Threat Report 2018, Nepal – TL;DR

As with last year, Threat Nix has continued in its effort to assess the state of security of Nepali cyberspace with its annual Threat Report. Threat Report 2018 attempts to present even bigger picture of cybersecurity in Nepal compared to Threat Report 2017 published last year. The report includes study of some key indicators of security practices, awareness and implementations, trying to cover as much Nepal owned IT infrastructure as possible. With ever increasing attempts of cyber attacks and cyber warfare emerging as the new norm, it is essential to be more vigilant of our cyberspace. With more and more aspects of life being digitised, utmost attention should be kept on security and making sure that cyber attacks of any scale, small to large, cannot disrupt the day to day tasks.

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Threat Report 2018 contains statistics regarding website security, misconfigurations, easily hackable devices and services, presence of common vulnerabilities and much more. In addition, we also collected credential dumps of various data breaches and searched for emails of .np cctld and well known Nepali corporate domains within these dumps. We scanned Nepali websites to see if they are serving malicious content or hosting phishing pages and found a sizable number serving such contents.

In our research regarding the effect of international data breaches in Nepal, we found that 8378 (.np) Nepali emails had their credentials dumped from various websites. What’s more shocking is that most of these were official email addresses from corporate organisations and even government offices and were used to register accounts in various websites even porn and dating websites. These dumps are readily available for download and according to the Verizon Data Breach Report (DBIR), such compromised credentials are the primary causes of most data breaches.

So, if any of the leaked email addresses have access to critical infrastructure and have reused the dumped passwords, then the critical systems can be easily compromised. Furthermore, we found that a majority of the users were using common and weak password such as 123456, password1, abcdef and even easily guessable password like their name, mobile number, location etc. This depicts the general lack of awareness regarding security and the importance of using strong password.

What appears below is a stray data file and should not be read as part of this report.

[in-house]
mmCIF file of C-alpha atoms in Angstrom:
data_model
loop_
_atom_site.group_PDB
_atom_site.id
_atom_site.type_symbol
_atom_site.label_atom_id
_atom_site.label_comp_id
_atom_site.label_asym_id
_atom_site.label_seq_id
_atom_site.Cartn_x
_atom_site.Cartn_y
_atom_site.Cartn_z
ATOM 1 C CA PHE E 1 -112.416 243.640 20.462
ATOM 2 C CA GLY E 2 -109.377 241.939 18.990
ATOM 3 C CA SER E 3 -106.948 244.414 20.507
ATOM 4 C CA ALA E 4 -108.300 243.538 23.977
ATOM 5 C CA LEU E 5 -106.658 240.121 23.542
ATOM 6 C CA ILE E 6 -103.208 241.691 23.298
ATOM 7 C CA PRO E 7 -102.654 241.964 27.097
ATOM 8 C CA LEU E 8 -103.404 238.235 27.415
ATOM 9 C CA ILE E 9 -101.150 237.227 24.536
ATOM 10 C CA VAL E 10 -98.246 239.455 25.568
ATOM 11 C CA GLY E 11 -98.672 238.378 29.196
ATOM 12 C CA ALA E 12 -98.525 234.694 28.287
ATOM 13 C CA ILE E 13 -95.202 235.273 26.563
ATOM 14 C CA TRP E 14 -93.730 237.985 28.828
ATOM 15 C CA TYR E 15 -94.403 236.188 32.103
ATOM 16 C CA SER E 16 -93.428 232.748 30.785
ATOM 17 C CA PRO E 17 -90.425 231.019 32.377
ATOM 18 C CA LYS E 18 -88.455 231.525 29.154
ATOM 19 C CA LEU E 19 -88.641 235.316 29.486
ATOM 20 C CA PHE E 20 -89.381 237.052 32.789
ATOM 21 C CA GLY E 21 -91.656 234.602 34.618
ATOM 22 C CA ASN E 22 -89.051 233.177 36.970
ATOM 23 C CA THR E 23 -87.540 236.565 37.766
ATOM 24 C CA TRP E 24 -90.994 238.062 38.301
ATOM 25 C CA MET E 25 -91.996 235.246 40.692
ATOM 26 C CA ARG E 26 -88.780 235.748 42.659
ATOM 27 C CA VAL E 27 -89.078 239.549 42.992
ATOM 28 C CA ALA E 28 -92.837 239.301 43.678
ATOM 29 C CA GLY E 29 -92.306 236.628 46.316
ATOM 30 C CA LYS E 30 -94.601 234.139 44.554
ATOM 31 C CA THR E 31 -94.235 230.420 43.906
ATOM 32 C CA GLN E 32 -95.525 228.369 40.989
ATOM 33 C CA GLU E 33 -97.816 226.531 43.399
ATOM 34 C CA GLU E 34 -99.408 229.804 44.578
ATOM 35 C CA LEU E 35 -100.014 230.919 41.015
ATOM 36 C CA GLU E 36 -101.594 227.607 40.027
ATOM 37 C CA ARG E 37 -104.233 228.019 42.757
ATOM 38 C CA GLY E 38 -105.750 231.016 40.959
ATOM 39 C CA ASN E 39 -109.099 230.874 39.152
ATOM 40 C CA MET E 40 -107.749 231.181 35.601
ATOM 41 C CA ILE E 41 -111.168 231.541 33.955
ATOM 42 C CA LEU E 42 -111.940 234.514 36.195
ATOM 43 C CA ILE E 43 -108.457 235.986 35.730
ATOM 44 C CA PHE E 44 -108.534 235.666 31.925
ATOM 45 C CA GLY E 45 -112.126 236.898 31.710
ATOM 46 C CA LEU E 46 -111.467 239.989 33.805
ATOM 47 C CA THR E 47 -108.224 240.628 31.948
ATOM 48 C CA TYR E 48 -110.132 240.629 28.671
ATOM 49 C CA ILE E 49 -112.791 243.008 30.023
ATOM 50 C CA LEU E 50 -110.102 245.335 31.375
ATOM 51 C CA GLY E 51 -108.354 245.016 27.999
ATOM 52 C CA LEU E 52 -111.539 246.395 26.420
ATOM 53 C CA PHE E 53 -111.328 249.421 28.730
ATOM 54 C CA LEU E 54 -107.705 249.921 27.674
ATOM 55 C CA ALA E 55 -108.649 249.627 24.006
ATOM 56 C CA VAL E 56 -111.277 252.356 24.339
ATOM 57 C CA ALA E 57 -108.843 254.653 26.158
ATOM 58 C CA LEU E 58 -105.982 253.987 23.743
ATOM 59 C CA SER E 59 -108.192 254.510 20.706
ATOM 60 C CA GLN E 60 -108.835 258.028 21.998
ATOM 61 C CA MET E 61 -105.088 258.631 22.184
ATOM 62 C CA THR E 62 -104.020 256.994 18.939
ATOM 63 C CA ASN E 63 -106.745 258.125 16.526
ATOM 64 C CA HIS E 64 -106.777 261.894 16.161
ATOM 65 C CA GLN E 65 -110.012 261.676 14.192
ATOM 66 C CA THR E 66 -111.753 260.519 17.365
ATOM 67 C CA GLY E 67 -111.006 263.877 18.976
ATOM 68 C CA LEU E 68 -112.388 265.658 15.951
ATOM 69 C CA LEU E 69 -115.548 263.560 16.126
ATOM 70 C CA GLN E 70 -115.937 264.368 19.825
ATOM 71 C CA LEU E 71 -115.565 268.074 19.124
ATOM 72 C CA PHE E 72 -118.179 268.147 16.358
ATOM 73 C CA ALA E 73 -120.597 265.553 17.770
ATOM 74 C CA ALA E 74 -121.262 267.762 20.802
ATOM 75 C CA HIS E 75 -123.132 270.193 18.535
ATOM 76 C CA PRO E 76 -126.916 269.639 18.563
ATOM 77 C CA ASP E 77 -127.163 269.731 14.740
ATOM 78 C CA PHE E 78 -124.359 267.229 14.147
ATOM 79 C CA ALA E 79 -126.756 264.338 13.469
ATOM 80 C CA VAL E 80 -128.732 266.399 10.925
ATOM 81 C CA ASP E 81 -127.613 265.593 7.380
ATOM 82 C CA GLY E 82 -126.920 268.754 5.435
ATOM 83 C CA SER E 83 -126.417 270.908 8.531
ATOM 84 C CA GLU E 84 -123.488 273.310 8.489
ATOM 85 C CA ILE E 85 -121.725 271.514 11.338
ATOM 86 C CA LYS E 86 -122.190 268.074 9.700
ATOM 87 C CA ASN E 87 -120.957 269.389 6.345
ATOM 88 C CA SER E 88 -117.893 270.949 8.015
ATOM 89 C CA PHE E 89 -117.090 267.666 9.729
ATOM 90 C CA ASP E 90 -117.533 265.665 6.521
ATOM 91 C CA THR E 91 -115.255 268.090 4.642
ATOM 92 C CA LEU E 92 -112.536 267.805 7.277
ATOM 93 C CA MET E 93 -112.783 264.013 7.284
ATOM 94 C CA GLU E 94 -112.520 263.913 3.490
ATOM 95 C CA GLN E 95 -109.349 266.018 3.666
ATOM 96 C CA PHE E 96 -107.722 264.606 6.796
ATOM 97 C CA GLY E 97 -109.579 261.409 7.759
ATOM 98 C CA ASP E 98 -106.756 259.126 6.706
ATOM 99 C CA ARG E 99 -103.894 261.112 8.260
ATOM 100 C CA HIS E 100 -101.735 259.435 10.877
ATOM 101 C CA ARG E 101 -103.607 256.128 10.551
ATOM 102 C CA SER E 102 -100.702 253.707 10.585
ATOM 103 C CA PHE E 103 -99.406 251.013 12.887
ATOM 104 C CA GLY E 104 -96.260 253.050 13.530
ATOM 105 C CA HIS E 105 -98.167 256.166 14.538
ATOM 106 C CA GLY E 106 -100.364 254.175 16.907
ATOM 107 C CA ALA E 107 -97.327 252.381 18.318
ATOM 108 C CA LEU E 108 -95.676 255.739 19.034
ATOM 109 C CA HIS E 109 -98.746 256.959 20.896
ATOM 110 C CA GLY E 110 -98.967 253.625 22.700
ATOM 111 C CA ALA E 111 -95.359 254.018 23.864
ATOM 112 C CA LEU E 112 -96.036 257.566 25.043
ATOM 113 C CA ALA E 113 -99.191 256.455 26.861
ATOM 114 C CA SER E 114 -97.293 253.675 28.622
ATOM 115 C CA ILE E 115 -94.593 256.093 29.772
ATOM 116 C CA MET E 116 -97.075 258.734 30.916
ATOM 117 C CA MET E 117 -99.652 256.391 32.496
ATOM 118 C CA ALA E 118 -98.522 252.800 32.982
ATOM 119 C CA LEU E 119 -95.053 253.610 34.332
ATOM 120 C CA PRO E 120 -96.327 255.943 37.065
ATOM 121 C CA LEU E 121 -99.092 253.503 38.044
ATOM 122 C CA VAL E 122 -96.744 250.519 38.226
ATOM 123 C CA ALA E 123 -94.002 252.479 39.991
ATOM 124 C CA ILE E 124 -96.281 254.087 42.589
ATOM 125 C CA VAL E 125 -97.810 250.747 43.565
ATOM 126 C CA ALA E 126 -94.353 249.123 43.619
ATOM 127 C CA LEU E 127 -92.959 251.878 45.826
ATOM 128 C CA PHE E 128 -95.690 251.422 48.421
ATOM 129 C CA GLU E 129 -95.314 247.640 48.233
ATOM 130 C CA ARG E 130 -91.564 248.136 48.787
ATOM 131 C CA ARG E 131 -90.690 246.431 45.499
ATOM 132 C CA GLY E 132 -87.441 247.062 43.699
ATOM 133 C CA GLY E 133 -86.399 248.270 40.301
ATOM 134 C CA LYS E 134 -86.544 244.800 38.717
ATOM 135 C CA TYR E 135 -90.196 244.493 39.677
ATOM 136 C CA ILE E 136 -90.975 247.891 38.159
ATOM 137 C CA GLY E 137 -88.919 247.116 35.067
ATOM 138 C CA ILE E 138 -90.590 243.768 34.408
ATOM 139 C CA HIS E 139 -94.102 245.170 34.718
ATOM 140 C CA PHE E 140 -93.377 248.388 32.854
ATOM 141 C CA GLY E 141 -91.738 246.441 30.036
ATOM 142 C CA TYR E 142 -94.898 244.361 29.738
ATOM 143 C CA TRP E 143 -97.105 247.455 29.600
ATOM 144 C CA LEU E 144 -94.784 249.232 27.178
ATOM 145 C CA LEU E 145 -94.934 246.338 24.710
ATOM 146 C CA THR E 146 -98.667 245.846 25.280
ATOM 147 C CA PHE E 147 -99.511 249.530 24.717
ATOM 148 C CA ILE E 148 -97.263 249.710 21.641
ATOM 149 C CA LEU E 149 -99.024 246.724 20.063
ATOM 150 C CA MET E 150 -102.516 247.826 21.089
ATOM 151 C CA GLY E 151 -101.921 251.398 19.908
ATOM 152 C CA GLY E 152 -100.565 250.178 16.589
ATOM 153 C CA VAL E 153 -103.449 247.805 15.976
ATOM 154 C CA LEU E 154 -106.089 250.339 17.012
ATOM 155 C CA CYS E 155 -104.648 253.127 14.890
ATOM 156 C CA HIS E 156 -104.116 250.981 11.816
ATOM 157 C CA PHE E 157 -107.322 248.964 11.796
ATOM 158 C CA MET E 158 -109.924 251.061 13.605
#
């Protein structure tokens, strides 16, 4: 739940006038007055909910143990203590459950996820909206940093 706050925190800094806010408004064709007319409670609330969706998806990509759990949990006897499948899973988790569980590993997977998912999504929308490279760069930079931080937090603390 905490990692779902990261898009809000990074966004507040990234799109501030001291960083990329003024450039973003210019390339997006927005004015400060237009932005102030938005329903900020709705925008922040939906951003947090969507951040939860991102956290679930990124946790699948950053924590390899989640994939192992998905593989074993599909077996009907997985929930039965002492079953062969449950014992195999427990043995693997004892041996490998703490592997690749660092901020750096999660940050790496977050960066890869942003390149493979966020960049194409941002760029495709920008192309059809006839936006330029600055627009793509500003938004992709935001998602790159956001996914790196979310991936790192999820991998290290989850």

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Similarly, observing the use of .np domains for malicious purpose, we found 222 websites being used for nefarious purpose. While 213 of these domains were used for social engineering and phishing, 9 Nepali domains were used for distributing malware. This raises the question about the trustworthiness of websites and how can we trust any Nepali websites when even government and organisations website are being used for phishing and malware distribution.

While researching the status of website security in Nepal we scanned Nepali website for common misconfiguration. From the research we found that many websites had made common misconfigurations that allowed public access to sensitive informations that can even allow the complete takeover of the websites. While it is not much surprising to find such misconfigurations in small organisations and personal websites, it is shocking to see such serious misconfigurations in critical websites of high value organisations and financial institutions. We found a large portion of Nepali websites that are still using PHP 5.x which has reached its end of life and is no longer receiving any updates.  We expect this to cause some serious issue in 2019 as no security patches will be available for the current vulnerabilities as well as the critical vulnerabilities that will definitely be discovered over time.

During our research, we also found that databases, network devices and services were exposed to the internet with either default password and some even with no password at all. Many of the services were very sensitive in nature and the databases even contained large amount of sensitive user and organisational data. Even more insecure were  the client devices like routers and IP cams. We found that a majority of these devices were accessible with default credentials. This shows that cyberspace in Nepal is not that secure as a result of lack of awareness and negligence in part of related personnels in both private and government sectors.

Threat Report does show reduced number of cybersecurity incidents in Nepal 2018 comparing with 2017. While this result projects a positive trend towards security in Nepal, we still have to see if this is due to improvement in security or due to reduced hacking attempts overall. Still, this decrease in the number of incidents is a hopeful indication of growing security awareness. But, considering the number of increase of vulnerable and misconfigured devices, hosts and websites, we should not be surprised to see an increased number of incidents in the future. The presented findings and statistics show that there is still much of a way to go in creating secure Nepali cyberspace. We also see the need of awareness among all the involved stakeholders which consist of government policymakers to general end users regarding cybersecurity and the safe usage of Internet and computer technologies.

We hope this report will find its way to policy makers, security administrators, and general users and will help them in better understanding the status of security. Threat Nix expects this report to be a force for change and improve the security status of Nepali cyberspace in order to create a cyber-secure Nepal.

You can read the full Threat Report 2018 at https://threatnix.io/reports/2018/

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